There's always going to be outliers. I think most people would prefer the Garland version, myself included. There was an odd Disney-produced sequel with a young Fairuza Balk that I also thught was very good. It's very scary, especially for a id's show.
It's a fair question. My thoughts are these:
In TOS, Chapel is...not much. If she has a character at all, she's a wallflower, and she pines for Spock, and that's pretty much her. When she's introduced we're meant to think she's more, but even in "Little Girls" she's really a stereotypical 60s female character, searching space for her lost man. She a null cypher.
She should never have been included in SNW. There's nothing to include except a name, and no indication that she'd been on the ship for years. So they included the name (along with Uhura, M'Benga, etc) to get TOS fans to watch. Sure, why not?
But he name is all they include. And, realistically, who would want to want a character who was a null cypher? So they give her a character. Clever, feisty, and seemingly on the brilliant side.
So here's my beef, and I've said this somewhere else, maybe in his thread. If they want to tell me it's the same universe, that this is "my" Christine Chapel, then she has to somehow go from being that clever, feisty person to being that dull, drab cypher, that null. It doesn't have to happen in SNW, but they at least need to provide some sort of path where she could realistically go from her SNW persona to her TOS persona, and ina pretty short time.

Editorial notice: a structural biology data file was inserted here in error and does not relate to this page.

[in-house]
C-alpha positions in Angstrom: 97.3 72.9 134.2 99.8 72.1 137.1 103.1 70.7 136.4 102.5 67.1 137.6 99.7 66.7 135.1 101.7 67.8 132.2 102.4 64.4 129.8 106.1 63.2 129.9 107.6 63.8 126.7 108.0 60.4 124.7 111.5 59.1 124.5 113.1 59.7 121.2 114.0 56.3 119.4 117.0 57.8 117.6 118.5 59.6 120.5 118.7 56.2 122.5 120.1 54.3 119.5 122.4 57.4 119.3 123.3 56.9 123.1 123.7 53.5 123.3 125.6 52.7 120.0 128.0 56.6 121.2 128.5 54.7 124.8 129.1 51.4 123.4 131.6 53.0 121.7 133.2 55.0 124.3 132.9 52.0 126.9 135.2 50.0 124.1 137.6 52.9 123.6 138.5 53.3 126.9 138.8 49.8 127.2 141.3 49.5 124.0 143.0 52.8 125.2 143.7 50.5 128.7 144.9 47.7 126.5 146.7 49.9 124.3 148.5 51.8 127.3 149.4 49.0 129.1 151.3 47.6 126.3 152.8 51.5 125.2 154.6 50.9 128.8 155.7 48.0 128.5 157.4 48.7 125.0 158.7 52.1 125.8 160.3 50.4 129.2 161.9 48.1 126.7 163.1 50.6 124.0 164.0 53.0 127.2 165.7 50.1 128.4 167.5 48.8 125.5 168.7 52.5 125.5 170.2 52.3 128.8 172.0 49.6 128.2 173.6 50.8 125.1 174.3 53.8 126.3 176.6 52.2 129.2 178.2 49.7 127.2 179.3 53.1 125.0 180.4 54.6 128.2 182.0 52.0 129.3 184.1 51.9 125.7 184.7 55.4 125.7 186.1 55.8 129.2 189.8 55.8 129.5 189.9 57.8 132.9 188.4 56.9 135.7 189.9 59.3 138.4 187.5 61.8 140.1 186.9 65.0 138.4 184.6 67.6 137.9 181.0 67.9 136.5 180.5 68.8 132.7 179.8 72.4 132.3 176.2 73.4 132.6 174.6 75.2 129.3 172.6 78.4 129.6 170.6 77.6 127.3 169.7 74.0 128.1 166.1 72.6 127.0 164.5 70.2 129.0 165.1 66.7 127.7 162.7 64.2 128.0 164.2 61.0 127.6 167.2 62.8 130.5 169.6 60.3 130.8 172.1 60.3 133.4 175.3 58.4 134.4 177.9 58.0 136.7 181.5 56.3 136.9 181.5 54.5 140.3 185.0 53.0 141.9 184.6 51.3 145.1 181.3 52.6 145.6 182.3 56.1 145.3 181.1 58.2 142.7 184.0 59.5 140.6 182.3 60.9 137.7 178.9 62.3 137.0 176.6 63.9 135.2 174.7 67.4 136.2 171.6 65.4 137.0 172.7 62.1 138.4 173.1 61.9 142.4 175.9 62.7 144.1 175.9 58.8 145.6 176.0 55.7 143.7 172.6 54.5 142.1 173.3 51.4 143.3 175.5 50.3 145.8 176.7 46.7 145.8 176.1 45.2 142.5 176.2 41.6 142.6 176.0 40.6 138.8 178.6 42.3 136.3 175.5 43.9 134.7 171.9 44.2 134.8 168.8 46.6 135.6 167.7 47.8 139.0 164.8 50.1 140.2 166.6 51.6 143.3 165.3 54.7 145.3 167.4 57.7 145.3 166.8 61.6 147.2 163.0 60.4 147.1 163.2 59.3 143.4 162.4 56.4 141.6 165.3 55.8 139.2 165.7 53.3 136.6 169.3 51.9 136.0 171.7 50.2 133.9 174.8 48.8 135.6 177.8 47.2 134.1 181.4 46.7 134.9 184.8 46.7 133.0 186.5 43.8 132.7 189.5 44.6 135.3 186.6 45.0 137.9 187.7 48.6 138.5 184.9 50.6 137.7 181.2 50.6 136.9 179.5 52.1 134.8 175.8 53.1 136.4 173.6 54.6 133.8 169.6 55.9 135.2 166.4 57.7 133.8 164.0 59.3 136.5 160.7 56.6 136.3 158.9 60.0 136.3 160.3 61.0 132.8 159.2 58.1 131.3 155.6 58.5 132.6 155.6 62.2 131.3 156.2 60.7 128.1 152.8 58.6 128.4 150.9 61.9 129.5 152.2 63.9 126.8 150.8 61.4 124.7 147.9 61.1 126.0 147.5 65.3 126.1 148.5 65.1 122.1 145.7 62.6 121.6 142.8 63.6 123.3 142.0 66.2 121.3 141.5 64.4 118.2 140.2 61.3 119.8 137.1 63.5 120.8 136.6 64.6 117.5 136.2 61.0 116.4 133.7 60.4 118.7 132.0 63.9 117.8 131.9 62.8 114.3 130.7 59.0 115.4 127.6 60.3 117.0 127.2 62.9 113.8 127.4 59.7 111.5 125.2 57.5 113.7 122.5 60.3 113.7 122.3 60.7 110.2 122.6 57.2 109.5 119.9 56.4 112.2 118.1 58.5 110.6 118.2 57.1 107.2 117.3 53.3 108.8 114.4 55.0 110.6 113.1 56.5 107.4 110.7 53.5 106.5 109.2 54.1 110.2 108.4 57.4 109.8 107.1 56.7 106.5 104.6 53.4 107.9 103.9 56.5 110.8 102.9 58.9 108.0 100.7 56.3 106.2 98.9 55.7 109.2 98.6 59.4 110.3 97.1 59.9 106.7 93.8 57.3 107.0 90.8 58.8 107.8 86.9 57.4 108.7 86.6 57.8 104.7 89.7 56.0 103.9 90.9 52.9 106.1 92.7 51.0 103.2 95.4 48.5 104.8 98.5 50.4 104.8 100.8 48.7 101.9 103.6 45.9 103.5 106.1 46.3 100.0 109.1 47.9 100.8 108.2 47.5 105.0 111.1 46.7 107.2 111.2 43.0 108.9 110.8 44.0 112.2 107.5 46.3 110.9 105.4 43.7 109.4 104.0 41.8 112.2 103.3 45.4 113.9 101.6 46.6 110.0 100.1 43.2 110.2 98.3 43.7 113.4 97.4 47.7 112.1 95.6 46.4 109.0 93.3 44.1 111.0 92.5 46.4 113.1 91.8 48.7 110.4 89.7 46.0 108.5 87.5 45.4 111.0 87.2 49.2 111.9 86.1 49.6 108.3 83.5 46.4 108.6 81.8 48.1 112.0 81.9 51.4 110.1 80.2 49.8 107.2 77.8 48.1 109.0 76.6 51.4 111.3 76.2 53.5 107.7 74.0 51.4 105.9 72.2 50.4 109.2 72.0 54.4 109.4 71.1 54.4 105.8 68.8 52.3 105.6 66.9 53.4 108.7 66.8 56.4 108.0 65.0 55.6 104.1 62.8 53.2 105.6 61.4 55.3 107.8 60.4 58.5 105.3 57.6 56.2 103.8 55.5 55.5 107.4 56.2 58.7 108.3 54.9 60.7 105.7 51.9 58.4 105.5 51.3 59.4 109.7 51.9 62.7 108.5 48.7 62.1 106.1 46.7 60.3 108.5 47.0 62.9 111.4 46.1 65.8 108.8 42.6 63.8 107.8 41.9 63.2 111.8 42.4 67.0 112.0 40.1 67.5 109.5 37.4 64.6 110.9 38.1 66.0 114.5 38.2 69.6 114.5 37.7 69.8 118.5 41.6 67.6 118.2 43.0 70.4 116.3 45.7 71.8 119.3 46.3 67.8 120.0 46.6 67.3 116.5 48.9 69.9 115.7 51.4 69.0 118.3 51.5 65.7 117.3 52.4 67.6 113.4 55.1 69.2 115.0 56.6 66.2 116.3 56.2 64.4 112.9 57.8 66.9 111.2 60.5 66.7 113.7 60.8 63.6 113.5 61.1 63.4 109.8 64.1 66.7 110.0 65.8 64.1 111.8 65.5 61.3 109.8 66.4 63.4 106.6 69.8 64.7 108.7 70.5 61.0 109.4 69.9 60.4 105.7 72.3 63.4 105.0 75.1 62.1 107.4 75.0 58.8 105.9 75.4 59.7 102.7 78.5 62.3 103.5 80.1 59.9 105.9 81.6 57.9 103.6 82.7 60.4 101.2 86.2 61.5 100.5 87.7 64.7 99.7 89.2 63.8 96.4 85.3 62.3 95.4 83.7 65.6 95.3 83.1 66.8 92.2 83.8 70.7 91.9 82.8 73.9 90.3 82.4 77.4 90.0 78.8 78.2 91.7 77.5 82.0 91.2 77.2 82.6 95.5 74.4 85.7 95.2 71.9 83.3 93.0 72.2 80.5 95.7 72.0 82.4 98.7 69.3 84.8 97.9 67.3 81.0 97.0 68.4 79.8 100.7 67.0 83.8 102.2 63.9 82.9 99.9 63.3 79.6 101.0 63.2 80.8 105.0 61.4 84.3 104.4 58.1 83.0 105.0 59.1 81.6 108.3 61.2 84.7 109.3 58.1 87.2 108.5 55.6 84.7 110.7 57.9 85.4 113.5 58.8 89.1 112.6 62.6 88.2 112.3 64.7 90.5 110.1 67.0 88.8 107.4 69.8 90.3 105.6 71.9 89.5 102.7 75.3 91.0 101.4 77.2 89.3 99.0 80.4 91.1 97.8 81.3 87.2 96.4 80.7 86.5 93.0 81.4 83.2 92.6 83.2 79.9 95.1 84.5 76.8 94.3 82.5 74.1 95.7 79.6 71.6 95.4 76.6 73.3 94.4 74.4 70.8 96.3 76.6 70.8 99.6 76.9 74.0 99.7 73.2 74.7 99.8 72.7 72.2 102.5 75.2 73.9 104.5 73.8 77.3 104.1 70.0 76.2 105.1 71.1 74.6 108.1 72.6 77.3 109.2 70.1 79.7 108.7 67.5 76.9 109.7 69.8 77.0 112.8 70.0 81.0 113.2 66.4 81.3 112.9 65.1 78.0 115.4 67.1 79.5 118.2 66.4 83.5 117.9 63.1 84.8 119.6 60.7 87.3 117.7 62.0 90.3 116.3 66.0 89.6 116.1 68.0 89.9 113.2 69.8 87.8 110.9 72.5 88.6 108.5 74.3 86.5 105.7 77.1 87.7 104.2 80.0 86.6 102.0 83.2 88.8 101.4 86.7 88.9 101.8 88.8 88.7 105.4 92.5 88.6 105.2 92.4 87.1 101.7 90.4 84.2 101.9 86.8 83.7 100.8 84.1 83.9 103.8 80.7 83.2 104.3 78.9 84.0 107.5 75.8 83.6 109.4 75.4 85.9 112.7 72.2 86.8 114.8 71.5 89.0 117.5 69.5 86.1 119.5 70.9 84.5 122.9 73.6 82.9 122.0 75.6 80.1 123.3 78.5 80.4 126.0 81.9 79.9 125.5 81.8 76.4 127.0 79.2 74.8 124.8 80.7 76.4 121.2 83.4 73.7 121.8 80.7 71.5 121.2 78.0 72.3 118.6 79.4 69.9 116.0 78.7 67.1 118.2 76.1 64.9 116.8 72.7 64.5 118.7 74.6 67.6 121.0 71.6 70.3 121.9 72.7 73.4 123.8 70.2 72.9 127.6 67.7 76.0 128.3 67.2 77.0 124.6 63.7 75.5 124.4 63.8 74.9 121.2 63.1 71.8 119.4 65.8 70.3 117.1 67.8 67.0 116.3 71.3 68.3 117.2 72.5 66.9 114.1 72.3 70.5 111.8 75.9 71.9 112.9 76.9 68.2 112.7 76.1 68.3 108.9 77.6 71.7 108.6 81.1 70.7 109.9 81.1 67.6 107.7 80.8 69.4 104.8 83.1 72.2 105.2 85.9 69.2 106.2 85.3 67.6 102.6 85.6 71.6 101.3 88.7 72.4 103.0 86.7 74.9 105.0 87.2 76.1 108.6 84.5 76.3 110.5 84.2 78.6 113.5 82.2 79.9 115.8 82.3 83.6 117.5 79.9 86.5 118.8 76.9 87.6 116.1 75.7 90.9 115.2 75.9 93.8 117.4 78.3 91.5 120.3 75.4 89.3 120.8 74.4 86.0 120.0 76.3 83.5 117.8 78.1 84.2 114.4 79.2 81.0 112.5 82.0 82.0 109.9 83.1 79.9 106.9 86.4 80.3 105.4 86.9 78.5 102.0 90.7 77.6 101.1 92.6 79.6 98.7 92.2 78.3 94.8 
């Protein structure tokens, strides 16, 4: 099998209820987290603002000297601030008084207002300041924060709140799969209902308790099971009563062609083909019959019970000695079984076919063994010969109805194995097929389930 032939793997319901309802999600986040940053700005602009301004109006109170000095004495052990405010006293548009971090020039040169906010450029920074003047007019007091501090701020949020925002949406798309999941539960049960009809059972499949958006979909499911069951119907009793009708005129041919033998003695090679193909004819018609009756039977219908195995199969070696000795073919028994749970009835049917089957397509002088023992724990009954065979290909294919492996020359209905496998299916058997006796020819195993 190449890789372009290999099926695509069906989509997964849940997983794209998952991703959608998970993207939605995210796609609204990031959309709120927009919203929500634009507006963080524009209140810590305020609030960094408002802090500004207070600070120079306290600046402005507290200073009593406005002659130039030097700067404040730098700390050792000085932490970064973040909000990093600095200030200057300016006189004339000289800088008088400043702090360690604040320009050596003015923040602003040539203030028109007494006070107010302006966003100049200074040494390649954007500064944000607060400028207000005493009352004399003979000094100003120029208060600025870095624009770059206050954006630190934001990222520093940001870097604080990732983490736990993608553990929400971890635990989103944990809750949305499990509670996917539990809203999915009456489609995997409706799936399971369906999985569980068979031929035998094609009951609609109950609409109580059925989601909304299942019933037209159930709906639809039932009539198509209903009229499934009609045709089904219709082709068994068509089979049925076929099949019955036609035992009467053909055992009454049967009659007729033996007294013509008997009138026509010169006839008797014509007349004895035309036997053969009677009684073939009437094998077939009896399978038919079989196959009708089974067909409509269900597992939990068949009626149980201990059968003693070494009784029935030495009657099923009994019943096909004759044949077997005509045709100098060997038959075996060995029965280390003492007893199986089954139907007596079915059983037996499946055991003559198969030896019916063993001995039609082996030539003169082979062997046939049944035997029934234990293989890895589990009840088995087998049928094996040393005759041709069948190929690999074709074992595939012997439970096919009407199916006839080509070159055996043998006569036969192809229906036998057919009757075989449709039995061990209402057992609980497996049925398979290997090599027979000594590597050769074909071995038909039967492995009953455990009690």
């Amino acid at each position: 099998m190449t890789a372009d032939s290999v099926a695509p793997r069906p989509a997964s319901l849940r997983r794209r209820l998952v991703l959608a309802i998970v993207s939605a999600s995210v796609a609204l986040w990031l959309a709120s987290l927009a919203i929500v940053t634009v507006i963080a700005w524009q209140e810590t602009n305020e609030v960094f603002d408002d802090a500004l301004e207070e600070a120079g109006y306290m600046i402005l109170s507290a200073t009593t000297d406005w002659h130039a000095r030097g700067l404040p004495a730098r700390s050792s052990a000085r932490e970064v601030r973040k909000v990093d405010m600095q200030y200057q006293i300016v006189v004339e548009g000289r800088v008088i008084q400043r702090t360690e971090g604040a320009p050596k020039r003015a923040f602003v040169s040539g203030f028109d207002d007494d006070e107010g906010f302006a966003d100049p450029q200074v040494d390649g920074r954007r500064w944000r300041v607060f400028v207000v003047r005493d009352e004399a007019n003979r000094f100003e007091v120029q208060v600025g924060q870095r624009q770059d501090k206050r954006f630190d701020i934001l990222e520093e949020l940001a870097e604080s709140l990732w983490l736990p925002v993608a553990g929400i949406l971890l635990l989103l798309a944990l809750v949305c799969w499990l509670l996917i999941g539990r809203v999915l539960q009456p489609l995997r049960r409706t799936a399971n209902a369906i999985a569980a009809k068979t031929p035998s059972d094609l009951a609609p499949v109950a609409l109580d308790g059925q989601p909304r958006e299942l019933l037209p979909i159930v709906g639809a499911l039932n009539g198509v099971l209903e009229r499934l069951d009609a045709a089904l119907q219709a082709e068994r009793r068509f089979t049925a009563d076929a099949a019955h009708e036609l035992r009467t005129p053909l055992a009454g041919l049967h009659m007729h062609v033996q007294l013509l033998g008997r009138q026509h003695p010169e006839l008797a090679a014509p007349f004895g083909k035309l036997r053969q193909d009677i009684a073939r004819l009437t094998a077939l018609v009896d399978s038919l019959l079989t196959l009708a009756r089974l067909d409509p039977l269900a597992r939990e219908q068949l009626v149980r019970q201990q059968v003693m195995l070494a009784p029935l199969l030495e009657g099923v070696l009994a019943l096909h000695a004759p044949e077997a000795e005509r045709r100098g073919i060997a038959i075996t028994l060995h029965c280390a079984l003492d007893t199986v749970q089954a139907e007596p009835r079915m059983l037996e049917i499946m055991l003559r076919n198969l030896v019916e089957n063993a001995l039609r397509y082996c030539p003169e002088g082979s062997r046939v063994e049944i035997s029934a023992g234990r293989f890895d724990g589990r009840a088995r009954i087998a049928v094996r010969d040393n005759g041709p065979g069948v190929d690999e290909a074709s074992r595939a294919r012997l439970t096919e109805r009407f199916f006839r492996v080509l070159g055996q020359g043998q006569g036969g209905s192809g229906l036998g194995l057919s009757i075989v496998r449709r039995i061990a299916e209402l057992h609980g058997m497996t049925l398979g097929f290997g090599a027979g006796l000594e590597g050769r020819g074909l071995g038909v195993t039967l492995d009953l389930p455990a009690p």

The only thing I can think of that will meet that need is something like having the character undergo some severe brain trauma which radically alters her behavior. Personally, I think that would be a fascinating story. I also think the odds of them telling that story, or anything else that will allow her to become the Chapel in TOS, are very, very low.
I'm reminded of Misery, where Kathy Bates is talking about watching the serials, where critical action changed from week to week, and she says something like "He didn't get out of the cockadoodie car!" She was frustrated that she was being told that last week's short and this week's short were the same story. That's how I feel every time I hear these guys say "It's all in same same universe." Maybe I could get Kathy Bates to hobble the producers.
Here's hoping you're right *clink*. I think I have much less tolerance than you do, however.
I'm sure I'll watch the premiere; it's the whole reason my wife subscribed use to P+. I'll almost certainly watch the second episode. Like I've said a couple of times, though, despite the words coming out of their mouths, I don't think the have the desire to produce what I'm looking for.
Seems like the same character to me. When they let her have a character any way.
Thanks for that. There was a distinctive far right vibe coming from the quotation; I'm glad to see my sense was correct.
Wow. This fundamentally appears to miss both how personalities can change, the nature of trauma, and how quickly things can change.
I'm not sure I understand your comparison, here.
Separate names with a comma.